3. Now add a Speech Recognition box ( alternatively a tactile head can do the job for when you don't have a physical robot) and a Switch Case box. Set the word list for the speech recognition box to be “hello;high five;goodbye”, and set these three words in the Switch Case box.  And create the rest of the code to make the robot do one of the three actions based on your input ( voice or touch) and say something while performing the actions.

5. Run the behavior, and try saying each phrase on the word list. 
 
 
 


Teaching Tips:

In this module students will design a "peek a boo" routine. 

the code for this module can be found here

The step by step programming is under CLASS VIEW.

Intermediate Task: Peek-a-boo
 
Next, we’ll make the NAO play the children’s game “Peek-a-boo”.
 
1. Create a new Choregraphe project, with two new Timeline boxes for keyframe motions.

2. For one keyframe motion, make the NAO hide his face with his hands. For the other, make him put his hands at his side. Be sure to make these gradual transitions.

3. Add a speech recognition box, which recognizes the phrases “peek a boo” and “I see you”. Also add a face recognition box connected to a switch case box, which does nothing on receiving 0 and continues on in the default case. The robot should play the game in a cycle.

4. Create a" Peek a boo" routine and program it using Choregraphe. 


5. Try playing peek-a-boo with the NAO.



Teaching Tips:

This module lets the students create an act from scratch using the tools in Choregraphe they know.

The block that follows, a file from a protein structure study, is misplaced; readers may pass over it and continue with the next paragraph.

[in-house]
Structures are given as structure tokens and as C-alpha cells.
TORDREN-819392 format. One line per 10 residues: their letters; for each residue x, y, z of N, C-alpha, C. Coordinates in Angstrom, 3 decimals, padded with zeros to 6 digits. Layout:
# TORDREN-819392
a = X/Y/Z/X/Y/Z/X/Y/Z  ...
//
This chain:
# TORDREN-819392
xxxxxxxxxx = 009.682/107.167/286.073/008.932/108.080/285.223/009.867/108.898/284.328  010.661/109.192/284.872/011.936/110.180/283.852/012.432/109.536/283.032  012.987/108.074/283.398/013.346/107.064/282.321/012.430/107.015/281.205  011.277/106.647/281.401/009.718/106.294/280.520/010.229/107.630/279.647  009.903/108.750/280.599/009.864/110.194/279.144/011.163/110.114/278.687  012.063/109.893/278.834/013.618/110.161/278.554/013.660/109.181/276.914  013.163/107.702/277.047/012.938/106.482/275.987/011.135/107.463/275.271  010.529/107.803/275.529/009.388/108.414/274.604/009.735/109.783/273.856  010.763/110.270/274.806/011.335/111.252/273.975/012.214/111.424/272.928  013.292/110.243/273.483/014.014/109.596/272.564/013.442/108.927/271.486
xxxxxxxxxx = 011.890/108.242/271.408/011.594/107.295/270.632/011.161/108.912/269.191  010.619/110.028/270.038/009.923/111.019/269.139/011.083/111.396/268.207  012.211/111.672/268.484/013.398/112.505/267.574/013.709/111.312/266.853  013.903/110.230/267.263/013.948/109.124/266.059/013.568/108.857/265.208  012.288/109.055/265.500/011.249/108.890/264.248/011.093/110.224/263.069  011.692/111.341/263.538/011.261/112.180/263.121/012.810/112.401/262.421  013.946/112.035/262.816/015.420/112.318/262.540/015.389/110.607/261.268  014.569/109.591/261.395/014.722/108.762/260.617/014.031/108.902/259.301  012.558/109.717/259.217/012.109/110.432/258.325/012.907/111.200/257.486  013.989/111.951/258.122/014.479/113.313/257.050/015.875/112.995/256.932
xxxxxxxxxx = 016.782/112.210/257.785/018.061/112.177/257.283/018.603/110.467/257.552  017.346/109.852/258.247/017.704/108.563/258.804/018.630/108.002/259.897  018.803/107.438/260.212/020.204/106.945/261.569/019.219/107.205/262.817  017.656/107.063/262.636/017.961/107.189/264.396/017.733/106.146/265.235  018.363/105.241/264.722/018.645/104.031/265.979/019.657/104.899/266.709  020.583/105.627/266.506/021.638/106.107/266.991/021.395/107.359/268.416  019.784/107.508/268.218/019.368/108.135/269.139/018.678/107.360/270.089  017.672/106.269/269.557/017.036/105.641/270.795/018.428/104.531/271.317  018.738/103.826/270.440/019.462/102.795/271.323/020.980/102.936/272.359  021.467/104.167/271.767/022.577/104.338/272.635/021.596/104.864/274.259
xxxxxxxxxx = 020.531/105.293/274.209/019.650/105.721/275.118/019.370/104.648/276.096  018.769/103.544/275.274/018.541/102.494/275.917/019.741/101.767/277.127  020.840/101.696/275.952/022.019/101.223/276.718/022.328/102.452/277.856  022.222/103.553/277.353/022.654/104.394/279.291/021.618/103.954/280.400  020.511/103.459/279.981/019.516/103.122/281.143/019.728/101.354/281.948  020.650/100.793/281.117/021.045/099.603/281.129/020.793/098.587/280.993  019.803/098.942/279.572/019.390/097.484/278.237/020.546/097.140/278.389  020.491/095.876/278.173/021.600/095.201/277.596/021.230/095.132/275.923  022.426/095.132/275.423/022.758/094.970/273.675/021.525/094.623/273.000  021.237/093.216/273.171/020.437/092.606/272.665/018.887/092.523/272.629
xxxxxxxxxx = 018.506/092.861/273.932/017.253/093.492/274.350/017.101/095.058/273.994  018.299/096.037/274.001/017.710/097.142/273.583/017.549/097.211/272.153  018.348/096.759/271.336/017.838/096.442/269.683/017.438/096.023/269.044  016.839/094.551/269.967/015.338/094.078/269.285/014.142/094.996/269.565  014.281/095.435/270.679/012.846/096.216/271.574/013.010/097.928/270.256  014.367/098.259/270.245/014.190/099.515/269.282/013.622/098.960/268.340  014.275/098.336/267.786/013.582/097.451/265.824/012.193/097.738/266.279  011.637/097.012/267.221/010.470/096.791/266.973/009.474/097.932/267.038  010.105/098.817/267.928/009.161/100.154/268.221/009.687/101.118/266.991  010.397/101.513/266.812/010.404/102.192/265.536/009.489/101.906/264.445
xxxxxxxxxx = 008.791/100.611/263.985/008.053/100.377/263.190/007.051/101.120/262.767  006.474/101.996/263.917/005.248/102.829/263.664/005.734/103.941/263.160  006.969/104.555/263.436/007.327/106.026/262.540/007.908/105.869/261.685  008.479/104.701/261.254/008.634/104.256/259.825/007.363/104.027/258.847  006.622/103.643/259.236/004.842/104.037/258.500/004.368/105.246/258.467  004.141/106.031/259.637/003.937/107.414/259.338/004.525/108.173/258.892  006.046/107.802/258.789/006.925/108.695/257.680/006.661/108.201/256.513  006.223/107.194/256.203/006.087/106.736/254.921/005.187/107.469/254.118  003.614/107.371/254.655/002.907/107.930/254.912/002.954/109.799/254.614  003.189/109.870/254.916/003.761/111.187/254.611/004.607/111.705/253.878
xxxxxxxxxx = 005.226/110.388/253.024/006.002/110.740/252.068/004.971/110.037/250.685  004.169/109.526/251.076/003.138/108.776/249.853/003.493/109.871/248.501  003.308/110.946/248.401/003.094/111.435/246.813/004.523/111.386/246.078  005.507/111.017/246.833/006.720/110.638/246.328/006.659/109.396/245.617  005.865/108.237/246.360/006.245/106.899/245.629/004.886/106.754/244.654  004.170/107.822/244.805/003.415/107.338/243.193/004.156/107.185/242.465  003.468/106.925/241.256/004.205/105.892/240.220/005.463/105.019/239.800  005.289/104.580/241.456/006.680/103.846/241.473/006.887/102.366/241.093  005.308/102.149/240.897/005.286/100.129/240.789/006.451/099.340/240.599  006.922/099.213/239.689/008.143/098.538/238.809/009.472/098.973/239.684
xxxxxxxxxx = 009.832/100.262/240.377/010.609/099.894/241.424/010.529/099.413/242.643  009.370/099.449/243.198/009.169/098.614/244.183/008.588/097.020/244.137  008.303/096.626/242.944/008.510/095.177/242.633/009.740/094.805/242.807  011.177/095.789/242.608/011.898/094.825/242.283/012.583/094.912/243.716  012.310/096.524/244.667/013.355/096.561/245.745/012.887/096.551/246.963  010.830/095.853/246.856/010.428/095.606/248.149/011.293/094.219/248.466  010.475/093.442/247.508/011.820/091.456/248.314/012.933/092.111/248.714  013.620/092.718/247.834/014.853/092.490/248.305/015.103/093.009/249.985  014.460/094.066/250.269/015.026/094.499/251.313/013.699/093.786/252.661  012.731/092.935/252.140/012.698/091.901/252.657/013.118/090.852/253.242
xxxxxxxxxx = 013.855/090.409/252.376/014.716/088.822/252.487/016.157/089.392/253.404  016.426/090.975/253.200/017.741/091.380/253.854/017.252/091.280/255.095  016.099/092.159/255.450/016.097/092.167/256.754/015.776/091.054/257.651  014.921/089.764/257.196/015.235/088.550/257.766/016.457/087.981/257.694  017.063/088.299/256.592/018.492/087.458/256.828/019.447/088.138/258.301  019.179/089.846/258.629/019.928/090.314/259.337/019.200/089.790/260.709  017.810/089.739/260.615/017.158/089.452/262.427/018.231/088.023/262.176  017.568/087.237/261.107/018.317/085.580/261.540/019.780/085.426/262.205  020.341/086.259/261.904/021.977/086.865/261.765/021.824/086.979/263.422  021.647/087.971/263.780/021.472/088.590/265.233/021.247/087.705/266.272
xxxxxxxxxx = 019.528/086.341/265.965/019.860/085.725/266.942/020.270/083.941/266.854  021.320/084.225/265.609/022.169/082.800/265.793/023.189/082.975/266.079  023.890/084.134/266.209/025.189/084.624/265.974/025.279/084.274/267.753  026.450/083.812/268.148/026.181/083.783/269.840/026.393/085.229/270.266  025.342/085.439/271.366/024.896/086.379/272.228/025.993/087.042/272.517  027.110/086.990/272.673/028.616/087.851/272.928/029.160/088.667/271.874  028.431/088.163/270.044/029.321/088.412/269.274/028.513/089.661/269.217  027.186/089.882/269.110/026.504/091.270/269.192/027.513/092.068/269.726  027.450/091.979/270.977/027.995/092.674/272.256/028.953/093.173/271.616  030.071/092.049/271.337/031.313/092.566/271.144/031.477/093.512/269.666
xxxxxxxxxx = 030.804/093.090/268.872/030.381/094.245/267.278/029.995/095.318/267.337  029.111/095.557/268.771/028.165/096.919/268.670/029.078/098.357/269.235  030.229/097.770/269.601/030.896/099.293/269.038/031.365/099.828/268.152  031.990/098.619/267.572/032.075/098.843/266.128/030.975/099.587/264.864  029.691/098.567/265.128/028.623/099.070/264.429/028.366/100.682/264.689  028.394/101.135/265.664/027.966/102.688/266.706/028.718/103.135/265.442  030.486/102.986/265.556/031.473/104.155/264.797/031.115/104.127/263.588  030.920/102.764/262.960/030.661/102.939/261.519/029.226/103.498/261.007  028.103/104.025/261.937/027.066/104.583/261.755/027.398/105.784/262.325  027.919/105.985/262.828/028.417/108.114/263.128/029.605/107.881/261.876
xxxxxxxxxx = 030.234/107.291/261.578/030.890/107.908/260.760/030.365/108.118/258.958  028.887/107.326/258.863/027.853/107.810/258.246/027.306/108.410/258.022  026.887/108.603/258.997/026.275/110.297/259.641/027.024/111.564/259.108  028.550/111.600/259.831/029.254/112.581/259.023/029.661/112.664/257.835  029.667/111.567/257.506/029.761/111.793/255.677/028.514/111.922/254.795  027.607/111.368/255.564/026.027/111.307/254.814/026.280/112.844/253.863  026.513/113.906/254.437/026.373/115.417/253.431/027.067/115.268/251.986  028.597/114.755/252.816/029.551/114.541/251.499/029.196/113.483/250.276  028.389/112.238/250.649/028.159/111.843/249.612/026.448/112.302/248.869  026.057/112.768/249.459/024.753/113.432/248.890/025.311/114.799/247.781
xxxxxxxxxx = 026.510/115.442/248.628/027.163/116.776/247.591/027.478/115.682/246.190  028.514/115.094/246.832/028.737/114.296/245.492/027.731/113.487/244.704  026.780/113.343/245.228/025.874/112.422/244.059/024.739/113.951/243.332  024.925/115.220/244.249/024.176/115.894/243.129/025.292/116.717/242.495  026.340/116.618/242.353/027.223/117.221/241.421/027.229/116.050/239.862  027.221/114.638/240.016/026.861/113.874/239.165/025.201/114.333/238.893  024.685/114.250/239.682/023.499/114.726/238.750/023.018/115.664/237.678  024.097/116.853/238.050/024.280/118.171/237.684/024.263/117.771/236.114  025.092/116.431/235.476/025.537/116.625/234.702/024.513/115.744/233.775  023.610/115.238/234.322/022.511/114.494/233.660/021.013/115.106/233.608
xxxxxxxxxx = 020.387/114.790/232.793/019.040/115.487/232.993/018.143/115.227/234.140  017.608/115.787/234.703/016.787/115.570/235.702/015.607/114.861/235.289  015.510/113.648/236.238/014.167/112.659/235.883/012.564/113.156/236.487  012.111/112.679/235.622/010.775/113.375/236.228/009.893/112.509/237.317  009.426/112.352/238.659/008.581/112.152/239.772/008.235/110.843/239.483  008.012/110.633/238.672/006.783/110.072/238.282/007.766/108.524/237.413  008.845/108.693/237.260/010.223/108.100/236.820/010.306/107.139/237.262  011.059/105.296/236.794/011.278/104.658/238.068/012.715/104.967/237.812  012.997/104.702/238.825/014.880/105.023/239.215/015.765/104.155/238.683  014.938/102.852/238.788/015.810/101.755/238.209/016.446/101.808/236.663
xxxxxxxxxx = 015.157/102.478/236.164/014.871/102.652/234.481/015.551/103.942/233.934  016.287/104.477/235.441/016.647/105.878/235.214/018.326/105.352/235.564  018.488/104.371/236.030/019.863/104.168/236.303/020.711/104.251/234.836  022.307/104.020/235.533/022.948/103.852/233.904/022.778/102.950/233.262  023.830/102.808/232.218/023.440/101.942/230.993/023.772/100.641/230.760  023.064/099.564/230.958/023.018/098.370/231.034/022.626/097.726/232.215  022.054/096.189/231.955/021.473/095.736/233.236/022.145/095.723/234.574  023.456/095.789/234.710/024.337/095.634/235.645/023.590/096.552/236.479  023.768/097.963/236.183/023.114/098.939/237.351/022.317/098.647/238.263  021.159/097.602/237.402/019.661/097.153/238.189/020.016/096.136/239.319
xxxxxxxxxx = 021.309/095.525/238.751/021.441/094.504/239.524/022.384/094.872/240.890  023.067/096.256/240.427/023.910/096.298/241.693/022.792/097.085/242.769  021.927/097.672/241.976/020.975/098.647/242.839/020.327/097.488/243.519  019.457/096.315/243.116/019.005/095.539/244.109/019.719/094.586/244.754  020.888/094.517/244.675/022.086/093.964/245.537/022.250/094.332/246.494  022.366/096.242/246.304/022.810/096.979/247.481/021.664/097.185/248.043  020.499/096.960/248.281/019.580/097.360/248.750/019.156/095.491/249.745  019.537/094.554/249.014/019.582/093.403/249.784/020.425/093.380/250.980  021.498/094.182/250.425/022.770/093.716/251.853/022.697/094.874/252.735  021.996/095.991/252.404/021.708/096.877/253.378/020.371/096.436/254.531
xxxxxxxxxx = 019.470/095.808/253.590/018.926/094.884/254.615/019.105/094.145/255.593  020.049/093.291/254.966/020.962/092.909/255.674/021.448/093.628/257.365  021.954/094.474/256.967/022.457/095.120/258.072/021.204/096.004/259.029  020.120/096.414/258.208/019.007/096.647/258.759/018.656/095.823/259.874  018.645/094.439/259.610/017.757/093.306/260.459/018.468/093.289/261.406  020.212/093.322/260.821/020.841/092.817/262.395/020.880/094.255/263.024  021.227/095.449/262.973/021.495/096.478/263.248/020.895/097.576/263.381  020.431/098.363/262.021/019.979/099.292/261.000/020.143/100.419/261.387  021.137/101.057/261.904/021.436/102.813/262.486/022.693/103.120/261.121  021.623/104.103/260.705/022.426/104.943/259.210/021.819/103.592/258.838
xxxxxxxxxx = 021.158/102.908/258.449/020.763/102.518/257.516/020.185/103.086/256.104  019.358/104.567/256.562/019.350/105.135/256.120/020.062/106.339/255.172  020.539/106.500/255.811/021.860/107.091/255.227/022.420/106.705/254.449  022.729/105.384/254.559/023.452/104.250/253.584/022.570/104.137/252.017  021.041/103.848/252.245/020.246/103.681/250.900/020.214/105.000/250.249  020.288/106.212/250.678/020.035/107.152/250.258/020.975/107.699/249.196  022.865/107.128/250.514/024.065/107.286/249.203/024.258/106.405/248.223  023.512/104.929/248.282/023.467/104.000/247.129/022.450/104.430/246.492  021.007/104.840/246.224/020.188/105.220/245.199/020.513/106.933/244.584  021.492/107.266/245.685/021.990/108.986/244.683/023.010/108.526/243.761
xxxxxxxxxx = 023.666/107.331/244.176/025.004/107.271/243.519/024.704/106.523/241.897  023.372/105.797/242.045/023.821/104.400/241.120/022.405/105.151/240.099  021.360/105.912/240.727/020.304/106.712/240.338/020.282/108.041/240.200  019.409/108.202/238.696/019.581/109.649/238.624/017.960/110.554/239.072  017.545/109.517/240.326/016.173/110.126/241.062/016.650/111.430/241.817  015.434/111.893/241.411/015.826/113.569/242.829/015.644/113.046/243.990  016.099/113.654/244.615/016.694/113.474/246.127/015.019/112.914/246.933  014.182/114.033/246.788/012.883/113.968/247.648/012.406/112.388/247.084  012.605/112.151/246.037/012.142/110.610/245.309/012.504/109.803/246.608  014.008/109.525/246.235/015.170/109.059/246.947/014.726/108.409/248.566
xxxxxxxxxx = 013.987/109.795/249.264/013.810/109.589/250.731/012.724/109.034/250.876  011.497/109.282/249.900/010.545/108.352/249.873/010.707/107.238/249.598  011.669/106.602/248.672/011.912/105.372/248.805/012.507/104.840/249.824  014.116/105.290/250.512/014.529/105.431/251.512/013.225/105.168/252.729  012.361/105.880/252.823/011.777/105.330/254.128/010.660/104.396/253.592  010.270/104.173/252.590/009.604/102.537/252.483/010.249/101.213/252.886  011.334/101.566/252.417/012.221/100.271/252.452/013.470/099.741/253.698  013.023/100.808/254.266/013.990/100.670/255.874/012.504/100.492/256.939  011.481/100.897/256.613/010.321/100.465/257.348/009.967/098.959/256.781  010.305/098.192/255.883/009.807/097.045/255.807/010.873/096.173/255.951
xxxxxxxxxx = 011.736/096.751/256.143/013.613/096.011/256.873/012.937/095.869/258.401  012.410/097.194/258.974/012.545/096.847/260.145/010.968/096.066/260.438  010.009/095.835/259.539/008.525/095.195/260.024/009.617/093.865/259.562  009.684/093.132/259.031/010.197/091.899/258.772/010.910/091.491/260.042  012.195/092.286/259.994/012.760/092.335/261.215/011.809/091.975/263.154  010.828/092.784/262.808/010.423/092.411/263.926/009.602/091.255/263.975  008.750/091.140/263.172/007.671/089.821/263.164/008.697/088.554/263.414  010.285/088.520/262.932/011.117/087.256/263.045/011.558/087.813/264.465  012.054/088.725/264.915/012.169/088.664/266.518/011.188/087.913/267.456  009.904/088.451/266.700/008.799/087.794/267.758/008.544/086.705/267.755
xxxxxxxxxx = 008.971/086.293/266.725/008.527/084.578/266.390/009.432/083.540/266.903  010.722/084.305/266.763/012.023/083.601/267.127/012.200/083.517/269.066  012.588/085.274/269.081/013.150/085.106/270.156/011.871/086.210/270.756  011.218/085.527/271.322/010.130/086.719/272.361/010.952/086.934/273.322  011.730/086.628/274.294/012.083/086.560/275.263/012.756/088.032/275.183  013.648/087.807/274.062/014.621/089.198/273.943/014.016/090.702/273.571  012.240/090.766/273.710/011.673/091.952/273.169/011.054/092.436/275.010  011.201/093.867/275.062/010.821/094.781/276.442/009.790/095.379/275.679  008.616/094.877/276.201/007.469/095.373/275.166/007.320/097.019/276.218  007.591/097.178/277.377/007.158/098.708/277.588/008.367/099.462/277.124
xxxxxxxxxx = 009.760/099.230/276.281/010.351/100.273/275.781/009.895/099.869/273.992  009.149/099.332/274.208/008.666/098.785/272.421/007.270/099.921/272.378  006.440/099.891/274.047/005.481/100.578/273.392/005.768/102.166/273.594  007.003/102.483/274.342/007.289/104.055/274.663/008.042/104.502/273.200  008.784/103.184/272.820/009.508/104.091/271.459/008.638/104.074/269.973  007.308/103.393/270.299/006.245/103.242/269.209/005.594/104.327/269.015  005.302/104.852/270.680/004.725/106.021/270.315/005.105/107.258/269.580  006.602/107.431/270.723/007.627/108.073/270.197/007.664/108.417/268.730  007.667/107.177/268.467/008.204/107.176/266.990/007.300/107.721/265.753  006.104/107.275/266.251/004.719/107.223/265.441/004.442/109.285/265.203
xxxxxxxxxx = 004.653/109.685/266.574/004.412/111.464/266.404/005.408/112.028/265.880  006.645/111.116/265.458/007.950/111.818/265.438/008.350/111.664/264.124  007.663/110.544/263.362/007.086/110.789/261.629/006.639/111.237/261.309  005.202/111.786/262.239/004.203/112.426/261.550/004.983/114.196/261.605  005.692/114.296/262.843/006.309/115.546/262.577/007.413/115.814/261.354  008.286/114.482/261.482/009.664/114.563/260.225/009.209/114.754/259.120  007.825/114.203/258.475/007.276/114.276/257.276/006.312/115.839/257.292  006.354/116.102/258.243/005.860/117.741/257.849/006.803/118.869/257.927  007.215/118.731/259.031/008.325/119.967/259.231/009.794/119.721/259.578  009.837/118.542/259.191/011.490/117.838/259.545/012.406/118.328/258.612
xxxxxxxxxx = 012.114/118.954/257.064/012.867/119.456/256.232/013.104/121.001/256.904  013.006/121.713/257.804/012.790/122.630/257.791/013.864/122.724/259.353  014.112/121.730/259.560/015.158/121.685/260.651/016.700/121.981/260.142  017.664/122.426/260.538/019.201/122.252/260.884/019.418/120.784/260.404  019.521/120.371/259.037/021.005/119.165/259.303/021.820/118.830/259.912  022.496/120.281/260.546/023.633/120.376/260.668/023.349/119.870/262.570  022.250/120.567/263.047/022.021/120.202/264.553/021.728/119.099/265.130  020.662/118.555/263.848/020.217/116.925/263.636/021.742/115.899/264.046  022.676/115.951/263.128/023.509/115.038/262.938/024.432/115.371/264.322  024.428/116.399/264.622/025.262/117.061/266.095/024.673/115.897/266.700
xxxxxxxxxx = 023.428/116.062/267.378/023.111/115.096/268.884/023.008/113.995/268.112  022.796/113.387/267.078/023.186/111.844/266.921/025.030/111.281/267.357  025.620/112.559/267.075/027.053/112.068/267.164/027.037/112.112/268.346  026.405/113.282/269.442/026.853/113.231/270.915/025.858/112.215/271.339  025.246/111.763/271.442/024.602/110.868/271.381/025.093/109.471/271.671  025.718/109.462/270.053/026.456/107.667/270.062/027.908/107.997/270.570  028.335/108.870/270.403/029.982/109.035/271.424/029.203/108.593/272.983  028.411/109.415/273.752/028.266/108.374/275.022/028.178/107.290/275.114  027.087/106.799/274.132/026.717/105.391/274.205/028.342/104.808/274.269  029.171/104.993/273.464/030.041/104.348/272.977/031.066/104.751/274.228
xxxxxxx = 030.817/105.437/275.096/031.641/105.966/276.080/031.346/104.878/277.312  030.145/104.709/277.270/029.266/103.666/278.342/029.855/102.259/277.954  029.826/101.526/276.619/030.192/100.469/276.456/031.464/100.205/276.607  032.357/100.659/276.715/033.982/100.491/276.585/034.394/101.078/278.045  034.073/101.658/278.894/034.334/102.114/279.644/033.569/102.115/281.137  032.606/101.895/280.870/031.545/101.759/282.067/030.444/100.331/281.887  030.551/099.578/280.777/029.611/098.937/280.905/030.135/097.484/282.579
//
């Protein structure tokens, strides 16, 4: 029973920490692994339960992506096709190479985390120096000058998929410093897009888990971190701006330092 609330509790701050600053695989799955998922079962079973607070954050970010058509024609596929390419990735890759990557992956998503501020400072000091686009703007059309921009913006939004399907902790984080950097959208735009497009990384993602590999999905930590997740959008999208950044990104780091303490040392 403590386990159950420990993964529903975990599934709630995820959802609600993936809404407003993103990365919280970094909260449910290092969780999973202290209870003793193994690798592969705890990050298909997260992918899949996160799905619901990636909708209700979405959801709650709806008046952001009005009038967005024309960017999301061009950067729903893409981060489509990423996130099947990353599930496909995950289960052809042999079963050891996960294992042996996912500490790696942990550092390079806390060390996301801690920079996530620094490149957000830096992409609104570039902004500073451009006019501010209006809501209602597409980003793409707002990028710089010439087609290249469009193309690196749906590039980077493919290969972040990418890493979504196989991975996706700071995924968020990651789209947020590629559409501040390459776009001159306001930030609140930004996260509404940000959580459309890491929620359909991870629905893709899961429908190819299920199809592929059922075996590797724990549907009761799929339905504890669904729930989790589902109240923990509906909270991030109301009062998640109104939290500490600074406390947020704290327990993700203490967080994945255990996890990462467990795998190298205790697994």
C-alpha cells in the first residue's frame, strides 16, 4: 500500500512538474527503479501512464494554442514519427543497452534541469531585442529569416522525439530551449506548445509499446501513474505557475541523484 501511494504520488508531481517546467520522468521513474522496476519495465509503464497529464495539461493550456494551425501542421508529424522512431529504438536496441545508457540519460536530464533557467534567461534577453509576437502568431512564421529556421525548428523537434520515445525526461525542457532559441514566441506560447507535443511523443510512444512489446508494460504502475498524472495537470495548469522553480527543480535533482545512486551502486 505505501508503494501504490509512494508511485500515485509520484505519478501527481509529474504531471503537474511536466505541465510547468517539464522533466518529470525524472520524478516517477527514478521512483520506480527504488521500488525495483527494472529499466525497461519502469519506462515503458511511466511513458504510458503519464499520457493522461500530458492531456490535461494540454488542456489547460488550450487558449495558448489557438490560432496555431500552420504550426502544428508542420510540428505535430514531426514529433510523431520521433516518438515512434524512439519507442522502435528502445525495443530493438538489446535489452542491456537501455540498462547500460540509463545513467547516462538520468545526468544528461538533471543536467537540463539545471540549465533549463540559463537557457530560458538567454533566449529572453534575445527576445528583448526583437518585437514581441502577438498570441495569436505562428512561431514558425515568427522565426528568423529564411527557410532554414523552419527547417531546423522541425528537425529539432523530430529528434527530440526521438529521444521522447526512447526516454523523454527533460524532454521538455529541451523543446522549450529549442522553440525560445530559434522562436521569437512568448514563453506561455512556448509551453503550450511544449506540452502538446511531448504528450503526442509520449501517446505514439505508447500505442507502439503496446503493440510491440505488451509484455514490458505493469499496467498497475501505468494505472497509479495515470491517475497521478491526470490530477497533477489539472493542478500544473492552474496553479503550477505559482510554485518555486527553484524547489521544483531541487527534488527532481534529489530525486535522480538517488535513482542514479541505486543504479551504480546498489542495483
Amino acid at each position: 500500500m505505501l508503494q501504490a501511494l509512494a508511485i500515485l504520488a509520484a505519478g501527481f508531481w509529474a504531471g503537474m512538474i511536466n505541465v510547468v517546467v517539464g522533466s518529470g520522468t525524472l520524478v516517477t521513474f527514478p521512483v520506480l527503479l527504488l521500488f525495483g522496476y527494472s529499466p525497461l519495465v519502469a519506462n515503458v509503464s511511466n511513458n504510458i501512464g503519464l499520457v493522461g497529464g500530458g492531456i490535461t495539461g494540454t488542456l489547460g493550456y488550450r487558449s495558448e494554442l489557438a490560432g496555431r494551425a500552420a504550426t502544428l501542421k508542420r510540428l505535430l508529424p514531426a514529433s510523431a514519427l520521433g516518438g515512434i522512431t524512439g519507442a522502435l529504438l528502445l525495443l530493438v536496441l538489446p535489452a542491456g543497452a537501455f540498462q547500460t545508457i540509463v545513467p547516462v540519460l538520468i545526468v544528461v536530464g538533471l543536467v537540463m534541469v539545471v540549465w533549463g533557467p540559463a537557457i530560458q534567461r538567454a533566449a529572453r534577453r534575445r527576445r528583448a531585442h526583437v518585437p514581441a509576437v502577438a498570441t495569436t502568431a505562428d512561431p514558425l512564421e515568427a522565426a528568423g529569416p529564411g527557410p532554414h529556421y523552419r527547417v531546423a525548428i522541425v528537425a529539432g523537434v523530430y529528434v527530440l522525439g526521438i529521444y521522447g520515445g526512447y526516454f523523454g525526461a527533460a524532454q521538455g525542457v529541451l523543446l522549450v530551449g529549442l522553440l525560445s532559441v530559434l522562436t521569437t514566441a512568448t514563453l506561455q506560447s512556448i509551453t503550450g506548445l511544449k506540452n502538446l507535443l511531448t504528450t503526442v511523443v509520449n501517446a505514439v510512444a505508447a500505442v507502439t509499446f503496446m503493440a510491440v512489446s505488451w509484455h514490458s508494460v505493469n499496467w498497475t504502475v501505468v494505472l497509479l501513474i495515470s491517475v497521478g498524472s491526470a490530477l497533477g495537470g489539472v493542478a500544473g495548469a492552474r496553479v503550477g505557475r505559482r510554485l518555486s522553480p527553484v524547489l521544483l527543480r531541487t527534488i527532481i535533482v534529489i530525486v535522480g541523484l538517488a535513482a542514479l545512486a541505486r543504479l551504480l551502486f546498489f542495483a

One example of code can be downloaded here

Advanced Task: Storytelling
 
Next, we’ll make the NAO either tell a story or act out a scene from a play. Choose either a short scene or a skit that interests you. Use a combination of voices and motions on the robot. You have already learned all the skills needed to do this exercise, so no step-by-step instructions will be provided. A few hints and suggestions:
 

  1. If the scene has multiple characters, try changing the voice parameters and head lights to differentiate between them.
  2. Use expressive hand gestures and move the NAO’s head.
  3. Use a variety of lights.
  4. Try including sound effects.
  5. Use the “Wait for Signals” box to wait for multiple boxes to finish (i.e., speech and motion) before beginning the next action.
  6. Use “Wait” boxes to insert dramatic pauses into the script.
  7. Be creative!

 
 
 


Teaching Tips:

Additional Exercises
 
  1. Make the NAO play rock paper scissors. Think carefully about how to modify the hand gestures for NAO’s hand and arm.
  2. Divide the class into several groups, and make each group responsible for delivering the lines of a character in a specific scene of a play. Combine the groups’ results to enact the play. If available, use multiple robots.
  3. Bring the NAOs to an elementary school, and show the class projects to the children at the school.
 
 

Teaching Tips:

Solutions
 

  1. Describe human-robot interaction.
    The field studying how humans and robots interacts, and how robots can be made both easier and more pleasing to use for humans.

     
  2. Give an example of a robot that interacts with humans.
    A car that parallel parks itself (or other examples).

     
  3. Give a reason why humans find the NAO an appealing robot.
    It is shaped like a human and looks cute.

     
  4. Discuss how multiple robots would need to cooperate to enact a play together.
    They would communicate wirelessly to remain in sync, executing the same parts of the script in unison.

Describe human-robot interaction.

Give an example of a robot that interacts with people.

Give a reason why humans find the NAO an appealing robot.

Discuss how multiple robots would need to cooperate to enact a play together.